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5 minutes ago, doobie said:

Thankfully I'll have a hand torch then :lol:

Yeah head torches arent for everyone - I used to do alot of river exploration at night.

A push bike was the chosen method of transportation - finding concentrations of predator attracting bait was the mission  - I tried hand held torches but riding and hand held torches dont mix - so thats why I got so interested in head torches.

The biggest draw back of head torches is their lack of power (unless you want to carry a large battery pack and burn your forehead due to the heat produced from powerful lights - but there biggest advantage is I can comfortably use them hands free.

So its all about compromise - head torches often dont have the power I want - but they often have the power and stamina I need😉

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I actually got into the whole flashlight thing , with the new  batteries and  led technology. Trust me there is no way that thing has 8000 lumens, The lights with that sort of output  only do it for short periods of time  on turbo mode  because they get too hot and have an automatic shutdown .They step down  to a lower brightness.As far as I know there is no headtorch with this out put.Hand held yes.I have one handheld  that has a beam range of 1 km and it is only the same size of a coke can If shone in someones face on stobe mode it can cause temporary blindness,  they are used for self defence.. Some of the best  headlamps these days are very compact and lightweight, A brilliant brand is Nitecore for headlamps,lightweight reasonably cheap and very good quality.

There are even websites dedicated to the whole flashlight thing,pretty geeky I know but collecting them can get addictive.

Here is a brief clip of a nitecore TM06S handheld, just one of the many brilliant lights available.

 

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Yeah I bought the "knock off" version of the Night Core and trialed it for a while - (mainly just to see if it was going to work with the way I searched rivers at night) -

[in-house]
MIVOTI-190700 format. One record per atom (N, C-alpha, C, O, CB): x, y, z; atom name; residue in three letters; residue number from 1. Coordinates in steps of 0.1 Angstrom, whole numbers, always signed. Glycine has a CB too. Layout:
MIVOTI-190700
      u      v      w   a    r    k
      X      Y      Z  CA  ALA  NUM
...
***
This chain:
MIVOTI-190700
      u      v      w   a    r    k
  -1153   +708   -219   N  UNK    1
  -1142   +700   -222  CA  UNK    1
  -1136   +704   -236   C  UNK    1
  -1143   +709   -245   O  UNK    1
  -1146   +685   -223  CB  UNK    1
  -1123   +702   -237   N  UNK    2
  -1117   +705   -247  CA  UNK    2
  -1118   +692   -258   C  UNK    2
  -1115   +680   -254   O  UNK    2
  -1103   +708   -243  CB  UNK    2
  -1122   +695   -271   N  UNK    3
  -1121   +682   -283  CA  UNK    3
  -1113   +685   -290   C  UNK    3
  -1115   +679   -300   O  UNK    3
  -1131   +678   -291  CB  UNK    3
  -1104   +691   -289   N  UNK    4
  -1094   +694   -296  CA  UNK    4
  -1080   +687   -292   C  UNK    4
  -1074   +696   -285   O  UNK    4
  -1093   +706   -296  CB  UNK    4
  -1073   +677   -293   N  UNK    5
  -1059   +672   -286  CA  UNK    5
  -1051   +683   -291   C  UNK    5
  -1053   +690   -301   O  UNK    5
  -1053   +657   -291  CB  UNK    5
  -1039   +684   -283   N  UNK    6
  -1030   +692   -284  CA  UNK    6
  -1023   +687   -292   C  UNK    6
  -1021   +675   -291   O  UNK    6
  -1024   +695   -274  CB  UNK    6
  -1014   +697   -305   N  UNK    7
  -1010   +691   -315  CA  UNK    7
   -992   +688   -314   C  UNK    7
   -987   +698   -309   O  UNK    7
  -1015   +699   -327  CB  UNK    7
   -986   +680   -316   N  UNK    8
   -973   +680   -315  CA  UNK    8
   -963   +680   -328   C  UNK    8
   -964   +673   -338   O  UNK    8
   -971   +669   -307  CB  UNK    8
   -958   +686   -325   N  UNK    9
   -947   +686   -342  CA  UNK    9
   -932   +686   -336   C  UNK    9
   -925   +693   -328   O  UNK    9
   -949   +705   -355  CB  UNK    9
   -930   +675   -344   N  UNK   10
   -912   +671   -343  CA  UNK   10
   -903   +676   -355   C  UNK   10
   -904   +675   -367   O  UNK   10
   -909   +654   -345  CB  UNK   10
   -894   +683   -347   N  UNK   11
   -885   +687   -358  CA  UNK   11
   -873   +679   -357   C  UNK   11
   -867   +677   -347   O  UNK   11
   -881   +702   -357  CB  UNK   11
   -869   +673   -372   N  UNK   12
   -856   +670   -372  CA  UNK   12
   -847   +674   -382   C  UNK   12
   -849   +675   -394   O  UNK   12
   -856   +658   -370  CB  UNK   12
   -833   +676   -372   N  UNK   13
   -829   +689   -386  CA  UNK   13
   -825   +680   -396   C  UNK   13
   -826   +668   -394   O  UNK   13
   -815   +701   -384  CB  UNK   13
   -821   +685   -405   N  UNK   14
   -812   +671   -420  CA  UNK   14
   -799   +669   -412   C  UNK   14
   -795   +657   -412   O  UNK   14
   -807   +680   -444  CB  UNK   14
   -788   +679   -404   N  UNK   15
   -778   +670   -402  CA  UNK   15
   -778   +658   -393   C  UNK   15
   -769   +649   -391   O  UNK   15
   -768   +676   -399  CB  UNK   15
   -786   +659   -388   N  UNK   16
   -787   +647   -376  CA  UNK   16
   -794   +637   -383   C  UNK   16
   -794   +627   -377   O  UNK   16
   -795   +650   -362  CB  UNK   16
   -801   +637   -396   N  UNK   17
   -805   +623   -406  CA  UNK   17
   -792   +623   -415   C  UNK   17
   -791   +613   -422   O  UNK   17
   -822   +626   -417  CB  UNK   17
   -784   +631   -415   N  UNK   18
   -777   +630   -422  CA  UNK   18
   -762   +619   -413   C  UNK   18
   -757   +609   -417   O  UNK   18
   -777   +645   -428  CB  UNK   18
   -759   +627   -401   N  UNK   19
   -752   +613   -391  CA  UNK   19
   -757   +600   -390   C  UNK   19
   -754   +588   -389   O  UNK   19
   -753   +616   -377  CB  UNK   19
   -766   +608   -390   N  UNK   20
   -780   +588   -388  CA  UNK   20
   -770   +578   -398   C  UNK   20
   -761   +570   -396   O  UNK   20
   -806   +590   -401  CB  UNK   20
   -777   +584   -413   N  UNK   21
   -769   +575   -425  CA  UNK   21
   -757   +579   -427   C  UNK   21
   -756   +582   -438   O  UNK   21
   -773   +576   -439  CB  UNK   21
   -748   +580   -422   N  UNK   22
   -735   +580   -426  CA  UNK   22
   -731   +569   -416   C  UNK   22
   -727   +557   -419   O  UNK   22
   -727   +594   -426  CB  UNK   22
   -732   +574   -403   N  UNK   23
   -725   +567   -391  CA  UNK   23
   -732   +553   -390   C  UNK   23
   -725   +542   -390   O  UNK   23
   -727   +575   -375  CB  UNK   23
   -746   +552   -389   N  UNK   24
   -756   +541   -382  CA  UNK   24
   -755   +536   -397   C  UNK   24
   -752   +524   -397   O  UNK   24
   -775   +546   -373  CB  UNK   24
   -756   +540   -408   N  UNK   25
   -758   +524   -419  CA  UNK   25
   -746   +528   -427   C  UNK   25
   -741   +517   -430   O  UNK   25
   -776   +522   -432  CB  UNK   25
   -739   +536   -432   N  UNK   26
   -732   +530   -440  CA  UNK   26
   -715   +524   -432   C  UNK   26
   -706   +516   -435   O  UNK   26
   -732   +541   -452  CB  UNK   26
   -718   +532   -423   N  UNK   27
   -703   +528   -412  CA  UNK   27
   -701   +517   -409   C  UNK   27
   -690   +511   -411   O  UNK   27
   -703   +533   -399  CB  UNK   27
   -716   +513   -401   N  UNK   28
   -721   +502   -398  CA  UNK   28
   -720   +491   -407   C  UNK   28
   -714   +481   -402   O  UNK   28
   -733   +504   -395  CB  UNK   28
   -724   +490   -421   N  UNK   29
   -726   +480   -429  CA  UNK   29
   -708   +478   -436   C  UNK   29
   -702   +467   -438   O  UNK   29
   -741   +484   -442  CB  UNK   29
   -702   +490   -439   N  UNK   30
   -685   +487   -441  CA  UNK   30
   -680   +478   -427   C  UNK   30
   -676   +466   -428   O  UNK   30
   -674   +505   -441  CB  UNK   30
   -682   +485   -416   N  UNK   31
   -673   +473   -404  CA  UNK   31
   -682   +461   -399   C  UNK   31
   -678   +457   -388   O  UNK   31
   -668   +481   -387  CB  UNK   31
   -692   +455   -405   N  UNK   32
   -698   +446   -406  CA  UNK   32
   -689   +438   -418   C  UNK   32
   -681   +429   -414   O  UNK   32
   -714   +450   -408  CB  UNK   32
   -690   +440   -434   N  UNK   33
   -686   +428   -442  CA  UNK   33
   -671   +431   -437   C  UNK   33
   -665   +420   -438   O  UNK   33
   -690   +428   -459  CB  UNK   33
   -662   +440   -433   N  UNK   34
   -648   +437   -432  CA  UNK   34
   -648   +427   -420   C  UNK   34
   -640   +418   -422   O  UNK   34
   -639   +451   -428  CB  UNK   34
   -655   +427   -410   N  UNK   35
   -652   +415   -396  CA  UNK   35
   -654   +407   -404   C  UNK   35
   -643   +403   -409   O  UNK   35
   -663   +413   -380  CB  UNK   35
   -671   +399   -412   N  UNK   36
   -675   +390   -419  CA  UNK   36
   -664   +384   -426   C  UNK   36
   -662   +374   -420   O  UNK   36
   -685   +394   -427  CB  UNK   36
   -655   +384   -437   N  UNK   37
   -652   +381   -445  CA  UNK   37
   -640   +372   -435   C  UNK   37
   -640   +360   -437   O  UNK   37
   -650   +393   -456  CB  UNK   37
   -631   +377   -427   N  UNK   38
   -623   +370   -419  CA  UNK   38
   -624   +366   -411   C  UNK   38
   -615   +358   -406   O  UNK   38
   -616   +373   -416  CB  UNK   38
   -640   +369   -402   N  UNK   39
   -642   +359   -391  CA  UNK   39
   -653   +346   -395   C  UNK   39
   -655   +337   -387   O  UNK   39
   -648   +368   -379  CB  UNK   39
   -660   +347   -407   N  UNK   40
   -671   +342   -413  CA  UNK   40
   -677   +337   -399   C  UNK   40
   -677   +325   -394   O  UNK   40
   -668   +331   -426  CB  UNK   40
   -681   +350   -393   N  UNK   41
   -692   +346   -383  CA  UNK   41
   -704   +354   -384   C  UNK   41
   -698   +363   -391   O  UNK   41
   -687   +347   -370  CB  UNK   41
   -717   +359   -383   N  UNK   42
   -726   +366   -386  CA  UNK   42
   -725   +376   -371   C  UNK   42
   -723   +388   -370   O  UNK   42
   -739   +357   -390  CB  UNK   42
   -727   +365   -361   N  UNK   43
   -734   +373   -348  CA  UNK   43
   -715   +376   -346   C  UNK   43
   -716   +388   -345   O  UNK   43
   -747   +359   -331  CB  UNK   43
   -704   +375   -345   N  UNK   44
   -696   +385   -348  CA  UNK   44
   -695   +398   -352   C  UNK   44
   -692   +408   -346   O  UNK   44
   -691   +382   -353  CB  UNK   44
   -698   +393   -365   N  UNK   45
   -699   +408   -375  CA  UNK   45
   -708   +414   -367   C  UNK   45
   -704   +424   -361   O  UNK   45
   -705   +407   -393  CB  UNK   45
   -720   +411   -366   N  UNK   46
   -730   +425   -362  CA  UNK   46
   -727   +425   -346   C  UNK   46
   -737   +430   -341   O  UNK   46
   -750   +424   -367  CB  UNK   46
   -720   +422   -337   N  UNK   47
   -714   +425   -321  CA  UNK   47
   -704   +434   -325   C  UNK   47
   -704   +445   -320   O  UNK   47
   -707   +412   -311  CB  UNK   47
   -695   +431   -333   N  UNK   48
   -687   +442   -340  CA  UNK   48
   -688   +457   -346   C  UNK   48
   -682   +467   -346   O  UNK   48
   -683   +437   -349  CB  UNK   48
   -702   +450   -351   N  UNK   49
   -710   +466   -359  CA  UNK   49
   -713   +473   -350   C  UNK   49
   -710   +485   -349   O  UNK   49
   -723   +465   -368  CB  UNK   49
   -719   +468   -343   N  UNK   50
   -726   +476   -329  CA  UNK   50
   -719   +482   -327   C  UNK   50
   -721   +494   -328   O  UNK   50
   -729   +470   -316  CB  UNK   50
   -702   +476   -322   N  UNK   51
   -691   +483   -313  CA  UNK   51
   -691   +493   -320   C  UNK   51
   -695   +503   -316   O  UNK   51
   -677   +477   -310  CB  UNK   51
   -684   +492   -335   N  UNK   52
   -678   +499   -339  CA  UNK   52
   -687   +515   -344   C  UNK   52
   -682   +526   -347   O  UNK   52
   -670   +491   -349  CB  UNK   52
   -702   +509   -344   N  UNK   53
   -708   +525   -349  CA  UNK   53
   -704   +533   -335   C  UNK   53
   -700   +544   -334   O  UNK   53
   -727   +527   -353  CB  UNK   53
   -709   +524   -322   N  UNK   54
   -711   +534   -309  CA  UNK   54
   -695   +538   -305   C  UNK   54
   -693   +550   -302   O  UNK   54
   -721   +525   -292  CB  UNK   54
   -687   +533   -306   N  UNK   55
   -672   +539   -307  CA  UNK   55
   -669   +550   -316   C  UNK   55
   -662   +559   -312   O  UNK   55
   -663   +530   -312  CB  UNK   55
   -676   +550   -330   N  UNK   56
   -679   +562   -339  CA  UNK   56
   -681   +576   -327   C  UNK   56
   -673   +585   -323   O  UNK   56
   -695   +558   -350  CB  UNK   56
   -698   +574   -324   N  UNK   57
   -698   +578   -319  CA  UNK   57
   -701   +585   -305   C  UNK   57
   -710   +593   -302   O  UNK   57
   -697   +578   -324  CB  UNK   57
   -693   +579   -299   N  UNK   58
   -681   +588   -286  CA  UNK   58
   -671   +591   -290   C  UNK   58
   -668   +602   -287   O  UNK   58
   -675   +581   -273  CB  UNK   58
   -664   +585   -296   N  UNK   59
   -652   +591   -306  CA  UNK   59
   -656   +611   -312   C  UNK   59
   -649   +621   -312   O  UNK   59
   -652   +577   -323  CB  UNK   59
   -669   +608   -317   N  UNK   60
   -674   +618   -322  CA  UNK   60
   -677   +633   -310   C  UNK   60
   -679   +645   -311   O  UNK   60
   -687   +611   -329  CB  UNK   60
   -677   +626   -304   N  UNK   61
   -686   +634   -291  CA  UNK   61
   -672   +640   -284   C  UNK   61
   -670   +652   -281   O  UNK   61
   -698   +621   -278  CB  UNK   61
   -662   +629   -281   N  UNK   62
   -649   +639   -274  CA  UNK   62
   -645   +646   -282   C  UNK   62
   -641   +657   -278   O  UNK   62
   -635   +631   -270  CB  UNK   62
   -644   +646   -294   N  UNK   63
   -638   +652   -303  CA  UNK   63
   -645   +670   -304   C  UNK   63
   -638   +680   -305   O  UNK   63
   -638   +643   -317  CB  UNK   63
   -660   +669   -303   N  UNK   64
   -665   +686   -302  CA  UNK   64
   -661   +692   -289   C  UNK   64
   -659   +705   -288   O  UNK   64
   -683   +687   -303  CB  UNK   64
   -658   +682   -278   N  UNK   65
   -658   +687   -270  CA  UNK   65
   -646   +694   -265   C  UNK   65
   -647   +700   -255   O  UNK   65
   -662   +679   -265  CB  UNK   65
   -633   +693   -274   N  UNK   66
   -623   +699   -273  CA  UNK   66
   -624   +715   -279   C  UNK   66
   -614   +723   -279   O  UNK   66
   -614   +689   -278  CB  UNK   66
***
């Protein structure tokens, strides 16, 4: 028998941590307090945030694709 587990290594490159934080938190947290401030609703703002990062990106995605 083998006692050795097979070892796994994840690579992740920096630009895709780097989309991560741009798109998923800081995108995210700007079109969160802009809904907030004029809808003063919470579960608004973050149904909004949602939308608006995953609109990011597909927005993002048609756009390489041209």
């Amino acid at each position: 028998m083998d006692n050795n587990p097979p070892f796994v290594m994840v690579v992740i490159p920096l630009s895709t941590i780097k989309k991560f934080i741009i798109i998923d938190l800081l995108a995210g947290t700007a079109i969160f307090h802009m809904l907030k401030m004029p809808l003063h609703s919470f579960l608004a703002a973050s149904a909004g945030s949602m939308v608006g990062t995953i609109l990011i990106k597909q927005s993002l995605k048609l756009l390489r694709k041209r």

The version I bought was super bright and worked off 4 x 18650's but it didnt have a focus-able beam. The spread of light was too wide for what I was trying to achieve - lights with much lower lumens could focus in on my target in a more effective way

I can attest to how hot these things get - but without a focus-able beam, I was always wishing it had one.

Because when you want to isolate one particular object in your field of vision - a focus-able beam is indispensable - I need a light that can put a "tight spot" on an underwater object that might be a meter plus Jewie or a white garbage bag.

When the light is spread too evenly over a large area - it can make your eye focus on details you dont want it to. Thats why I love a "tight spot"

But I understand my requirements are fairly unique to spotting fish in the dark - but thats is the sole governing criteria that my lights have to meet, before any other criteria is taken into consideration.

Then comes battery life - then comes durability - then comes comfort... etc

I want to be able to focus all available lumens onto a particular spot no bigger than 1 meter, to make sure my eyes arent playing tricks on me😉.

So while a light could be far superior in 100 different ways - if it doesnt meet the one particular way I want it to perform - it becomes a dud light.

p.s. the weight is without 4 x 18650;s in it - I wouldnt even want to get punched in the face with an empty one😉